Apr 24, 2012, 1:50 PM
Pap Saine, a childhood friend and co-publisher with Hydara of The Point newspaper, was given the honour to formally launch what the organisers said will be an annual lecture series.
Sunday’s event was in connection with the 11th anniversary of the assassination of Deyda Hydara, who was the co-publisher and managing editor of The Point newspaper.
Hydara, a well-known Gambian journalist, was on 16 December 2004 shot to death by assailants who are yet to be identified and arrested by the police.
The Deyda Hydara Memorial Lecture Series launch was attended by members of the GPU and affiliated associations, as well as representatives of media houses and civil society organisations, including political parties. Eulogies and solidarity statements were delivered, as part of this year’s commemorative activity.
Halifa Sallah, renowned Gambian politician and publisher of the Foroyaa newspaper, delivered Sunday’s lecture on the theme: “Gambia at 50 – Role of the Media in the Struggle for Independence.”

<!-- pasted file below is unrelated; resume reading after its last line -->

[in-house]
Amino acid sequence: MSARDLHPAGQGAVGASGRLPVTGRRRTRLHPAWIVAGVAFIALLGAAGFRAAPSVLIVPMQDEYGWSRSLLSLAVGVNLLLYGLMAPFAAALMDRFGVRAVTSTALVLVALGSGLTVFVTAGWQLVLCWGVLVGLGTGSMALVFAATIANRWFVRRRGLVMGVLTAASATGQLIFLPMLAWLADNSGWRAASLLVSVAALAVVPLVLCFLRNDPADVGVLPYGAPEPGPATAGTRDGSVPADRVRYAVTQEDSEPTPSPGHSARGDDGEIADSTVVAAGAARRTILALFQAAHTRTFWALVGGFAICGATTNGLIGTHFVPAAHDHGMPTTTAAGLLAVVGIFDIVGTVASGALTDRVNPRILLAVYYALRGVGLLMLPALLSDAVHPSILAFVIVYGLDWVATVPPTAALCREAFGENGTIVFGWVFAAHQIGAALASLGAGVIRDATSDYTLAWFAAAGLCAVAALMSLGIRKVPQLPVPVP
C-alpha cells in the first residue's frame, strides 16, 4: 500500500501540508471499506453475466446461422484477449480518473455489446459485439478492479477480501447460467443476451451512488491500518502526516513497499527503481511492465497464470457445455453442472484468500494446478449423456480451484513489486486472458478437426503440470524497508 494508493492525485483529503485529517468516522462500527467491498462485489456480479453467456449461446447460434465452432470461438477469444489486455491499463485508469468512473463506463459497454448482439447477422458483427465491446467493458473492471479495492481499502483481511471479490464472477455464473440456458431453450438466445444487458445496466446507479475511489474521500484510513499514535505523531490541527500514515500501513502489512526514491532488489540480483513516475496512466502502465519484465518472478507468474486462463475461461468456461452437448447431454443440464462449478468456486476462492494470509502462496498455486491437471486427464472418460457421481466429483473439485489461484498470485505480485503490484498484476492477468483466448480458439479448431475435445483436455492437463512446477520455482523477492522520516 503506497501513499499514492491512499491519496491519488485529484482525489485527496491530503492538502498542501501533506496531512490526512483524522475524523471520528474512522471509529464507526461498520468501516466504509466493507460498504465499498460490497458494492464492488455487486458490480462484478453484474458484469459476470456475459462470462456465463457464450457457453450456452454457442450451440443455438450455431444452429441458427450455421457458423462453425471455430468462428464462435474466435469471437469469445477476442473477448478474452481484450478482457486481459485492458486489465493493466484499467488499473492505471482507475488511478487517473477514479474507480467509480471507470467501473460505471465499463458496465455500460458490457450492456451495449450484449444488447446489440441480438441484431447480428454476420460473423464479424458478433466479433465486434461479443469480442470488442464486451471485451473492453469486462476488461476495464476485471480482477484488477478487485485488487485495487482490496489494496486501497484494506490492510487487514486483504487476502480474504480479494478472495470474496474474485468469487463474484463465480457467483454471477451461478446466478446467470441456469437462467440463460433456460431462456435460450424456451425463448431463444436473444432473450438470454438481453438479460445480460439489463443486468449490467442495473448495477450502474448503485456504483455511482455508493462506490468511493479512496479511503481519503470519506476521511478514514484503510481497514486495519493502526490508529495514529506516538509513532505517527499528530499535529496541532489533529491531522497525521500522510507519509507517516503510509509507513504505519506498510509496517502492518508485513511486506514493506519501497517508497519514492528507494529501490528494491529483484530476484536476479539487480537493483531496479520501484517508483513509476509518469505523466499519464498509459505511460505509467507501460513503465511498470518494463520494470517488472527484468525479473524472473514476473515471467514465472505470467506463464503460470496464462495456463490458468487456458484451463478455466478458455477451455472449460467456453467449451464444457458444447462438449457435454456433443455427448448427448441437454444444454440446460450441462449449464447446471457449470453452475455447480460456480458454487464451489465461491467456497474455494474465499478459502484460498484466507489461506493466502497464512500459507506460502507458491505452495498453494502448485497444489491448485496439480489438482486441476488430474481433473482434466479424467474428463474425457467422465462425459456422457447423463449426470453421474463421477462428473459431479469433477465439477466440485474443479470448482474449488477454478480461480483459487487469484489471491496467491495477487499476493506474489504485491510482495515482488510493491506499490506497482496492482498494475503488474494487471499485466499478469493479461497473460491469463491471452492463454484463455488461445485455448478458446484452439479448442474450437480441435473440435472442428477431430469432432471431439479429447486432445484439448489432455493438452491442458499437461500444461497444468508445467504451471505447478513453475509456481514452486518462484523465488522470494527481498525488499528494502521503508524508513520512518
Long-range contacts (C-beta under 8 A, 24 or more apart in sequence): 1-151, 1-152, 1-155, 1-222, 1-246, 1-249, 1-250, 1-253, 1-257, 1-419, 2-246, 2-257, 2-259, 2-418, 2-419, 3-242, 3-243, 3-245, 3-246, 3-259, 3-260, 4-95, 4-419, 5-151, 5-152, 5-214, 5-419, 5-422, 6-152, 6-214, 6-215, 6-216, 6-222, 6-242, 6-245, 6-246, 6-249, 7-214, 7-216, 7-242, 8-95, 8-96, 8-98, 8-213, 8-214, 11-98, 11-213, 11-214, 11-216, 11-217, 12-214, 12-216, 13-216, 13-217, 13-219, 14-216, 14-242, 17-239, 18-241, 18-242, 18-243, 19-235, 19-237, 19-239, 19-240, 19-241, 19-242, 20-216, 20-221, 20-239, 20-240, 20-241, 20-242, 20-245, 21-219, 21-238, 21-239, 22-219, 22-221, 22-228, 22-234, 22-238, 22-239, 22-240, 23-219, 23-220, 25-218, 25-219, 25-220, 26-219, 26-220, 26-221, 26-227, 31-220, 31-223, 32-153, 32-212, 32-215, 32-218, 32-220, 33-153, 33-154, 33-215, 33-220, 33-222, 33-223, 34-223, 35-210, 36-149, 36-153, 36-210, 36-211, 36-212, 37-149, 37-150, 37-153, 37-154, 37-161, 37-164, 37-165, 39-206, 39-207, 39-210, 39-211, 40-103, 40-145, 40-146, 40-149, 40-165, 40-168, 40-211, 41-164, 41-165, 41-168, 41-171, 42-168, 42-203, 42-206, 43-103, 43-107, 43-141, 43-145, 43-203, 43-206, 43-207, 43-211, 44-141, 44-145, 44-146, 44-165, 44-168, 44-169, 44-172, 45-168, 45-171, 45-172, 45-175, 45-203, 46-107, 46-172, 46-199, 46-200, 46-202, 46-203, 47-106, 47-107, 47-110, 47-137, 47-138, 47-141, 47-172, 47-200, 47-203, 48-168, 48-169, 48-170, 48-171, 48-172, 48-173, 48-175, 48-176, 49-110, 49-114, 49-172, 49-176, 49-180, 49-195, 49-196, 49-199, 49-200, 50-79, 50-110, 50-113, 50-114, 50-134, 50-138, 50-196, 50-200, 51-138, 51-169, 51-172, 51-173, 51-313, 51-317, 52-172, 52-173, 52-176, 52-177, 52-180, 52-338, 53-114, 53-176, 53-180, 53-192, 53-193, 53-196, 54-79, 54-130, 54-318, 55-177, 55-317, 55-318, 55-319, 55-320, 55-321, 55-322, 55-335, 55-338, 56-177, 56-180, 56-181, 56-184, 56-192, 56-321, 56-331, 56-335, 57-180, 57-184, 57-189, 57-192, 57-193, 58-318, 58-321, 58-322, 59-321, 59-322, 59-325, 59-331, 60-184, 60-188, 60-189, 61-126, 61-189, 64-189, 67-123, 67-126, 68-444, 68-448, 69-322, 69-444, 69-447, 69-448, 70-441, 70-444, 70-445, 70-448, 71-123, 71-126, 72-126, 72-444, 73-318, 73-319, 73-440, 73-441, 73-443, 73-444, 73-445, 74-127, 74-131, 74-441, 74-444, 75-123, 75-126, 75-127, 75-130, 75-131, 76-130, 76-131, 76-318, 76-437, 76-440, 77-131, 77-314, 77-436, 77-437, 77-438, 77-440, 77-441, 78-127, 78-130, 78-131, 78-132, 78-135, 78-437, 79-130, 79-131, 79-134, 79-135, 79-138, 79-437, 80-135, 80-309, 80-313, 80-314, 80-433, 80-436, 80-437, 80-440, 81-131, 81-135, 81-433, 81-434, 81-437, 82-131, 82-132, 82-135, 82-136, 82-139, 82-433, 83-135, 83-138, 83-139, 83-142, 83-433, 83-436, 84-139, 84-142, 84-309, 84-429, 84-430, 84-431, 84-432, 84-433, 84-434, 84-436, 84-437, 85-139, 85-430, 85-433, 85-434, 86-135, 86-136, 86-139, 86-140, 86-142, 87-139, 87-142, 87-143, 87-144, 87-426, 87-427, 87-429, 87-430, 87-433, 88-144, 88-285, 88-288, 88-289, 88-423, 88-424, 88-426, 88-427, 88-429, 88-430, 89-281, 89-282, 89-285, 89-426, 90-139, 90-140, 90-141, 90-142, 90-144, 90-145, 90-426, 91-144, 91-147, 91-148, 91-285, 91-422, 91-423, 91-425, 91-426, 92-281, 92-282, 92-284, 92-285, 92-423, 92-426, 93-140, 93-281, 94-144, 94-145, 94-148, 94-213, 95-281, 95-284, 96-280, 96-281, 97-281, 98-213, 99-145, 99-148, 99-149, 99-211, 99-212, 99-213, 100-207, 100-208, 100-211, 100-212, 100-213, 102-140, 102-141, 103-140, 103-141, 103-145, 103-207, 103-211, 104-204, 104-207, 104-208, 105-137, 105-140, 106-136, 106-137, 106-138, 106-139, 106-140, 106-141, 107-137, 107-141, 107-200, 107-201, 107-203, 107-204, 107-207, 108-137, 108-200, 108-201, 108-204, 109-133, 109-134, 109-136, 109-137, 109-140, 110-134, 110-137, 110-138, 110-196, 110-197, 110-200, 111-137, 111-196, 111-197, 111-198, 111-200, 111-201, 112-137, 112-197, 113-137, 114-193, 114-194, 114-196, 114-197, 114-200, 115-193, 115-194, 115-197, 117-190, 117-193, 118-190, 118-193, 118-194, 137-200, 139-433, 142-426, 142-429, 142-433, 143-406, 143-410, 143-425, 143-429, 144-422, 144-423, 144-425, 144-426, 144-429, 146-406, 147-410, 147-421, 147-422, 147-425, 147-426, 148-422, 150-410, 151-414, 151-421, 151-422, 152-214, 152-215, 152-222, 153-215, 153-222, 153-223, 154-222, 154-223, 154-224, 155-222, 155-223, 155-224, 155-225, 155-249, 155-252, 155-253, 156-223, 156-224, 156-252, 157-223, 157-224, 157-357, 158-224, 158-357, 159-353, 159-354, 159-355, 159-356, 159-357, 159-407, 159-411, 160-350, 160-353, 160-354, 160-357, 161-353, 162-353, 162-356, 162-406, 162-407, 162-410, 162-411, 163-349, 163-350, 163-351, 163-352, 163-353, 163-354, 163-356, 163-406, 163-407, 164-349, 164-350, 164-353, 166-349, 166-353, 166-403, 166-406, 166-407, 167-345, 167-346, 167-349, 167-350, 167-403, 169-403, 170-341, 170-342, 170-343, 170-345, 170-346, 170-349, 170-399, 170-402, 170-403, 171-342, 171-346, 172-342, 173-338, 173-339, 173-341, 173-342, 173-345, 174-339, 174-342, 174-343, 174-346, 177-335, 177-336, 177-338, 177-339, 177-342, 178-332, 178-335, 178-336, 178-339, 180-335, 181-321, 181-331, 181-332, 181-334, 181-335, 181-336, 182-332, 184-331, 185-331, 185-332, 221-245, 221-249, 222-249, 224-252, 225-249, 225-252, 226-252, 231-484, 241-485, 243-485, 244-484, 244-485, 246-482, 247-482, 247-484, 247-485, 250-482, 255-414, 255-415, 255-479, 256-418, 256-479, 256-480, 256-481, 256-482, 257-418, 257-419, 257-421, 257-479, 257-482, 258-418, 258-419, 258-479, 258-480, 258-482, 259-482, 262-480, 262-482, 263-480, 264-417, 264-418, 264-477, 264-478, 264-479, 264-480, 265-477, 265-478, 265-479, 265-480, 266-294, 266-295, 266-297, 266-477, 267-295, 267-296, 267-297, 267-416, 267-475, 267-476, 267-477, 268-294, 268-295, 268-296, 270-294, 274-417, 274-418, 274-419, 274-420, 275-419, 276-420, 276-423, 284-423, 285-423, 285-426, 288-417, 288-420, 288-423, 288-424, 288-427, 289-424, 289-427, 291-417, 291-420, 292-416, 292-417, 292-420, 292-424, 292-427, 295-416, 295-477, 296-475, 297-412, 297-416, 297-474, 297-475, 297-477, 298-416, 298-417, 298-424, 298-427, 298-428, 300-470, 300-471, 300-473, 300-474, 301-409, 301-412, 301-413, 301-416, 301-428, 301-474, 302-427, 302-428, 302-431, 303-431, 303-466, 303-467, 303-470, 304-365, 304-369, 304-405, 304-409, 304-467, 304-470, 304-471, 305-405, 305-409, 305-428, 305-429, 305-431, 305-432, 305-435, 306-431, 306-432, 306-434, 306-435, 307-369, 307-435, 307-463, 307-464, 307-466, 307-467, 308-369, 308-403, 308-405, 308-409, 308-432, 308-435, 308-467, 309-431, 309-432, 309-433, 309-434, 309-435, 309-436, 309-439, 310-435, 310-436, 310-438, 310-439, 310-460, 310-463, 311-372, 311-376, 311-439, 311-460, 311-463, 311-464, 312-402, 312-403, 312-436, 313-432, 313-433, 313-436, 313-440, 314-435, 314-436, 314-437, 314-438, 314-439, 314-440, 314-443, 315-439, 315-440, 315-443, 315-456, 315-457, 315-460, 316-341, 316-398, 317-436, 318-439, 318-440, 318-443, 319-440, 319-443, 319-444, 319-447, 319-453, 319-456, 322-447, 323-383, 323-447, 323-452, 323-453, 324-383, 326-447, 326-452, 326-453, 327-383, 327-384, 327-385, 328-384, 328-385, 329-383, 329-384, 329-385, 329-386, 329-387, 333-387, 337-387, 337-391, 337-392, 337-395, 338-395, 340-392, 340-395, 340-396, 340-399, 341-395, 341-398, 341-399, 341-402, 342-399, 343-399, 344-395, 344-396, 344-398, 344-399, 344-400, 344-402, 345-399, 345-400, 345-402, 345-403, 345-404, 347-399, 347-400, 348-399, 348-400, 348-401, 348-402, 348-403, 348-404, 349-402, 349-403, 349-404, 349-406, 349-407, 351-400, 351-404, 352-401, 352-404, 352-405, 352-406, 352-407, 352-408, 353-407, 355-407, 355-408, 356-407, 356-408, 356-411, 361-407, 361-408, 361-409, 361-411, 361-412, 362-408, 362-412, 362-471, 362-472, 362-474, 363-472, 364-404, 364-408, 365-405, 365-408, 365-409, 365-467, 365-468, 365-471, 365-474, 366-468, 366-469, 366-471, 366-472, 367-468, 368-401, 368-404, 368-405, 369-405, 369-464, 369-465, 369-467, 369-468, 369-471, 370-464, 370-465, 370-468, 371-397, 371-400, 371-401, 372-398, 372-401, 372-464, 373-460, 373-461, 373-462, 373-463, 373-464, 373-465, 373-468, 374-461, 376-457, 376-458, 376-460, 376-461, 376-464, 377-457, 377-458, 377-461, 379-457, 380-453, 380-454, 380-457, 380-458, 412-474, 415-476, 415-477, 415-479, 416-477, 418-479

Speaking about the significance of the gathering to mark the murder of Deyda Hydara, Sallah described the occasion as “not an ordinary day; not an ordinary lecture.”
Dwelling on the topic for his lecture, Mr Sallah spoke of awareness creation and mass organization as “fundamental” in any attempt to overcome domination and attain liberation.
He went on to talk about the colonial period in The Gambia, and how Edward Francis Small, a newspaper publisher and editor of The Gambia Outlook newspaper, who was also a trade union leader and politician, was quick to grasp the important role that newspapers could play in creating public awareness.
Mr Sallah outlined how through his advocacy activities, Edward Francis Small became a thorn in the flesh for the colonial authorities in The Gambia, and that at one time Small had to go into exile in Senegal, where he published the Senegambia newspaper, and continued his activities.
According to Sallah, the newspapers during the time of Small and members of his generation of journalists played a major role throughout the colonial period, in support of the people’s struggle for self-determination in The Gambia and elsewhere.
The lecture was followed by comments and questions from members of the audience, to which Sallah responded.
The session ended with Sallah reminding his audience that although The Gambia is now a republic, there still remains the struggle for the true sovereignty of the people, which is yet to be attained; and a struggle in which the media must play a pivotal role, to ensure that the people become the real masters of their destiny.